Source for Amber Glass (for Stickley Repro)

I'm making a Stickley Music Cabinet (#70) and would like to use authentic hammered amber glass for the door. Anyone know of a source?
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Look in the yellow pages under Stained Glass supply and or a Hobby Lobby if you have one near. Stained glass supplier or retail stores should have hammered, glue chip, antique etc.
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wrote:

Try rec.crafts.glass, or just look at local suppliers. Art glass is pretty easy to get hold of these days.
Stickley used some pretty ugly glass. Modern glass offers far more range and some more attractive patterns and textures. I'm working on a lot of Craftsman design stuff these days, in conjunction with a local glass worker, and we're having a great time with it. My favoured stuff is a brown and white "cloudy ripple" with a surface that's nominally made flat, but actually has a small texture to it. Works beautifully with fumed oak and is a lot more subtle than the pressed surface "hammered" glass that was popularly used around 1900.
You'll probably end up using German glass. It's expensive, but the Californian glass I've seen was a truly insane price.
--
Smert' spamionam

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Jim Kooi wrote:

glass you need.
Philski
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www.delphi.com stained glass supplies. if you need further sources, email me and i'll send you more. rich
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stained glass is almost always better to buy in person. you get colors and texture you want, unless you're buying something that has a constant color or can trust the people picking from the racks to translate what you tell them. they'll cut it to the size you want. also, shipping on glass is a lot, especially if you're only getting a few sheets. a full crate, on the other hand, is relatively cheap.
regards, charlie cave creek, az
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res055a5 wrote:

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On Thu, 02 Dec 2004 19:37:17 -0500, WoodMangler

Try www.alpineglass.com , www.delphiglass.com , www.spectrumglass.com , and last but not least, www.uroboros.com .
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spake the words:

actually, unless you buy a full crate or are near spectrum or uroboros (throw in kokomo http://www.kog.com/ or bullseye http://www.bullseyeglass.com /), you can't buy from the factory.
try http://warner-criv.com/ for a really good selection.

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If you are making one of these cabinets why would you ever think of making it with amber glass. It is much easier and a far a more elegant design with leaded glass. You can get the leading done easily in any area of the country.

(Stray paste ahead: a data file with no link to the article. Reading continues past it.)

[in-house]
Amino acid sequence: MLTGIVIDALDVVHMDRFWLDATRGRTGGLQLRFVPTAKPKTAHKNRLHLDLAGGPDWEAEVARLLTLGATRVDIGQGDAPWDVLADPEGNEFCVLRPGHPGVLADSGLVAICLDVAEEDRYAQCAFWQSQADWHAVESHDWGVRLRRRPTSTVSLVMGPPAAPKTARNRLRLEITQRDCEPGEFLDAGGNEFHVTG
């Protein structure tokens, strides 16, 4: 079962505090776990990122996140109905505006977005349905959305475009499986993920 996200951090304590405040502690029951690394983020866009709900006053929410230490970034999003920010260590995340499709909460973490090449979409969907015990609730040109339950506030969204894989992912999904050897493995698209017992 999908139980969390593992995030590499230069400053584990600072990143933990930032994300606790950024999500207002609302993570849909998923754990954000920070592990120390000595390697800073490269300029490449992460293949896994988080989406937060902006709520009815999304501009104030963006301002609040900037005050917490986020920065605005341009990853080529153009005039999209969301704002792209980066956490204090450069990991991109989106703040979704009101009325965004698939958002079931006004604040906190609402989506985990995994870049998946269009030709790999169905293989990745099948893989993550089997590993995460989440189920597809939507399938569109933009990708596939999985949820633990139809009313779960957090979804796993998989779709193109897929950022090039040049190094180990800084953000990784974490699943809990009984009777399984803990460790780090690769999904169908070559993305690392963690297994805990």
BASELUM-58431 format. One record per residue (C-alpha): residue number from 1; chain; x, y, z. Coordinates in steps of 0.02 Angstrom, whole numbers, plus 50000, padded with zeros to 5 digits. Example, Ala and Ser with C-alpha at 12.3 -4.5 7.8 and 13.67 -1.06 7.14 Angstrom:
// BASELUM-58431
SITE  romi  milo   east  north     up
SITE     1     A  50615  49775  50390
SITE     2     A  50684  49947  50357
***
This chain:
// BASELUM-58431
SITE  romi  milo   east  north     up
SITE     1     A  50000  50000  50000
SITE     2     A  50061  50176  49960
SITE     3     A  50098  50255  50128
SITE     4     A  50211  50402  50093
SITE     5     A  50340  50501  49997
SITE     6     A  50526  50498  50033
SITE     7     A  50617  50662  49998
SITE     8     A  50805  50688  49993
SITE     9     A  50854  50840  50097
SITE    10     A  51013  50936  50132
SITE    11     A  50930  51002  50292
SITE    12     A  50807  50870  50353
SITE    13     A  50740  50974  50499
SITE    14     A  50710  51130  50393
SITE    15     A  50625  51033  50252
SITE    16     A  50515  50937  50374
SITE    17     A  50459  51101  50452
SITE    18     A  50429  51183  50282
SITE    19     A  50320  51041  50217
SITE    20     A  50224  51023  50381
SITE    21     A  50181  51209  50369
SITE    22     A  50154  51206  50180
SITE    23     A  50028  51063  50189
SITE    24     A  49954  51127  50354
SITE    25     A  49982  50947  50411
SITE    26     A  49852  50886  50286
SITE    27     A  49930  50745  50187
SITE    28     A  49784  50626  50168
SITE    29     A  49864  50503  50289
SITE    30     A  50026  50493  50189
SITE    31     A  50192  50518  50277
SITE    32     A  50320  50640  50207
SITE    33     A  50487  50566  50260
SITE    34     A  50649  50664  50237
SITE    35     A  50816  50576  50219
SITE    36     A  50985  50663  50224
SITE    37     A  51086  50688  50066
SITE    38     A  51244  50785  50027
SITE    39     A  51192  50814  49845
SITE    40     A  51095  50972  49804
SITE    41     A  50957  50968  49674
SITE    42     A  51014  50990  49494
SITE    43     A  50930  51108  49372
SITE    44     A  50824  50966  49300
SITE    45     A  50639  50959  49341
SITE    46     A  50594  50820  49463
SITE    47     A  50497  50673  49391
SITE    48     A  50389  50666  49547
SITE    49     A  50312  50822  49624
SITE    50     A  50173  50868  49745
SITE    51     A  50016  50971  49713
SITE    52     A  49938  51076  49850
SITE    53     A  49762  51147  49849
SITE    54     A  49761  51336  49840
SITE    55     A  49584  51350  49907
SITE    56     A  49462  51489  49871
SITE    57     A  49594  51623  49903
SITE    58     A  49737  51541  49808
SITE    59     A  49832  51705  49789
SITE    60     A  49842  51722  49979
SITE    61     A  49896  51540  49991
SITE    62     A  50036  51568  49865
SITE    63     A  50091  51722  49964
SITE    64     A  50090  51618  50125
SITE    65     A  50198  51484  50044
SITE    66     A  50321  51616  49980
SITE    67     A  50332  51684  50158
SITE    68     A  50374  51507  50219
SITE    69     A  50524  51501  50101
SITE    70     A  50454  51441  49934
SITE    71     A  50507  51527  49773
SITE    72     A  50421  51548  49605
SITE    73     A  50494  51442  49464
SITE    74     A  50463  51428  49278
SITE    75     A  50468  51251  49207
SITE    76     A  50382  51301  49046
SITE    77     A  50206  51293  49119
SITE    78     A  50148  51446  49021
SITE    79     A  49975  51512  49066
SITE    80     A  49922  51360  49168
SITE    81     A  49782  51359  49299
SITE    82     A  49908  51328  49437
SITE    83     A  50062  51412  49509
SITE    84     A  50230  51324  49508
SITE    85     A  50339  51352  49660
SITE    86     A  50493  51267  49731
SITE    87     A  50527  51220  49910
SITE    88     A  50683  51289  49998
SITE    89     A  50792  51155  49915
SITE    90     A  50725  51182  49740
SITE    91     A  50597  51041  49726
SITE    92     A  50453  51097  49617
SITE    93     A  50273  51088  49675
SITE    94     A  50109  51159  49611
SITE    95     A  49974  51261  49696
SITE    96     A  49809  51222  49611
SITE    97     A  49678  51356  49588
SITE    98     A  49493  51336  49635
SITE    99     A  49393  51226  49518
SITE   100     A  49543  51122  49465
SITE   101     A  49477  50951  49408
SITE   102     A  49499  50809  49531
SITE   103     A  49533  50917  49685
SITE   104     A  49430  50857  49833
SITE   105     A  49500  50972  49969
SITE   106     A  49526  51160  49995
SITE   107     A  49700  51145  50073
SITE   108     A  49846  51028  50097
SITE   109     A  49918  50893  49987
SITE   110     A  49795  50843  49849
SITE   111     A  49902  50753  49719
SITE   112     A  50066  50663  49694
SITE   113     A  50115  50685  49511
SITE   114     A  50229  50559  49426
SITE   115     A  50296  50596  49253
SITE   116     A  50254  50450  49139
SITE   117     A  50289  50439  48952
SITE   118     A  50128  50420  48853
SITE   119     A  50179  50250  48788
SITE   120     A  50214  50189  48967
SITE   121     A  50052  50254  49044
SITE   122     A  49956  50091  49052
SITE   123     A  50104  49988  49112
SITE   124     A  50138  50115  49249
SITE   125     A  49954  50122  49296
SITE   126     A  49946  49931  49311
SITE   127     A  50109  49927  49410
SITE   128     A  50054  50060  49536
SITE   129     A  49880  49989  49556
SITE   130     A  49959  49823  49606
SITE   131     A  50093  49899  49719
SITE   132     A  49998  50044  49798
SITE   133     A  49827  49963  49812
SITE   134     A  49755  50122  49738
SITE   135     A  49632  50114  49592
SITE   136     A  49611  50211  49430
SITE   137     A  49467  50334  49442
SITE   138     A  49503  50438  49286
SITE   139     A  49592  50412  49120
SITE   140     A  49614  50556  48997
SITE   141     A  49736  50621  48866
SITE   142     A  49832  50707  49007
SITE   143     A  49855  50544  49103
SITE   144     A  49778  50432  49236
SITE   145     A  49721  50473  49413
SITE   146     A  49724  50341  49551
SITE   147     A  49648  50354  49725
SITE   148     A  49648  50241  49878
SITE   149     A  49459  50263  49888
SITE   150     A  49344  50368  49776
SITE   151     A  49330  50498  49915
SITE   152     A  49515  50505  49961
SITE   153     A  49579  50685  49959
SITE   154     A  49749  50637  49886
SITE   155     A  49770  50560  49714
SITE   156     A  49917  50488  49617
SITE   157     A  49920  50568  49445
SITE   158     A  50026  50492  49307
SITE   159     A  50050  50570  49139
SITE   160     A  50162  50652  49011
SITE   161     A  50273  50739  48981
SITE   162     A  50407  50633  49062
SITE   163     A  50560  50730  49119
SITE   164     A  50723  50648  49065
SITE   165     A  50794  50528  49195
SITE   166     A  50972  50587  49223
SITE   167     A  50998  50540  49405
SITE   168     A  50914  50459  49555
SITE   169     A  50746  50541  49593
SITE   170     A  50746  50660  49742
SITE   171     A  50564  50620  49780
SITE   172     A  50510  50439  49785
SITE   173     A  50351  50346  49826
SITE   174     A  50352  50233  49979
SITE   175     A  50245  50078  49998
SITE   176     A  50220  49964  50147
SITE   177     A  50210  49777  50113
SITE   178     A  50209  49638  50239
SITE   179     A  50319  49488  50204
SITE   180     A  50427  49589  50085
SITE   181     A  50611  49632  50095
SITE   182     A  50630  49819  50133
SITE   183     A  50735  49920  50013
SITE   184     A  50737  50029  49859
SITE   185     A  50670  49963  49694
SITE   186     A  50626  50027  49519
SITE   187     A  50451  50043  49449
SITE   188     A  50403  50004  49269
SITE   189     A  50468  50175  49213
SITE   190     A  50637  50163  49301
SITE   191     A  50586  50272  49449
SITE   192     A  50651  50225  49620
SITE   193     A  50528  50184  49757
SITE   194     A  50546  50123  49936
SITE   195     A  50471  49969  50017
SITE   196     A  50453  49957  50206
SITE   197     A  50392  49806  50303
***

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Equally, why would you ever use fumed oak as a finish, when biscuit joints are so much quicker ?
Sorry, your comment just doesn't make any sense.
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Andy Dingley wrote:

I think you missed my point, these cabinets were made three ways. A solid wooden door, an amber glass door and a leaded glass door. The variation with leaded glass is the most pleasing of the three. If you were going to spend the time and effort to make one. Why wouldn't you make the finest one you could. Michael
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ranted:

You missed the word "reproduction" didn't you miss, Michael? He wants an exact replica, and that calls for precisely the glass Stickley used and specified: "hammered amber."
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http://search.store.yahoo.com/cgi-bin/nsearch?catalog=yglass&query=hammered&.autodone=http%3A%2F%2Fwww.yglass.com%2Fnsearch.html found a source...above. rich

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Thanks everyone. Rich, your link took me to what looks like possibly the perfect stuff (Wissmach "Cathedral" hammered amber), and it turns out there are several big art glass stores within about an hour's drive (I'm in Ann Arbor, MI.). Delphi is one of them (Lansing, MI) and they carry Wissmach so I'll start there.

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Jim Kooi wrote:

Jim
I have worked with stained Glass for several years form lamps to doors and windows. Most of the information has already been posted excellent sources online are Delphi, Warner Crevillaro in PA. If you are loking for a particular texture and color I highly suggest you look at various glass in person close to where you live. Glass will vary greatly in texture and color especially if you are looking at expensive European hand rolled glass. It is not easy looking at pictures of glass to appreciate the textures and color especially under a light (amazing difference).
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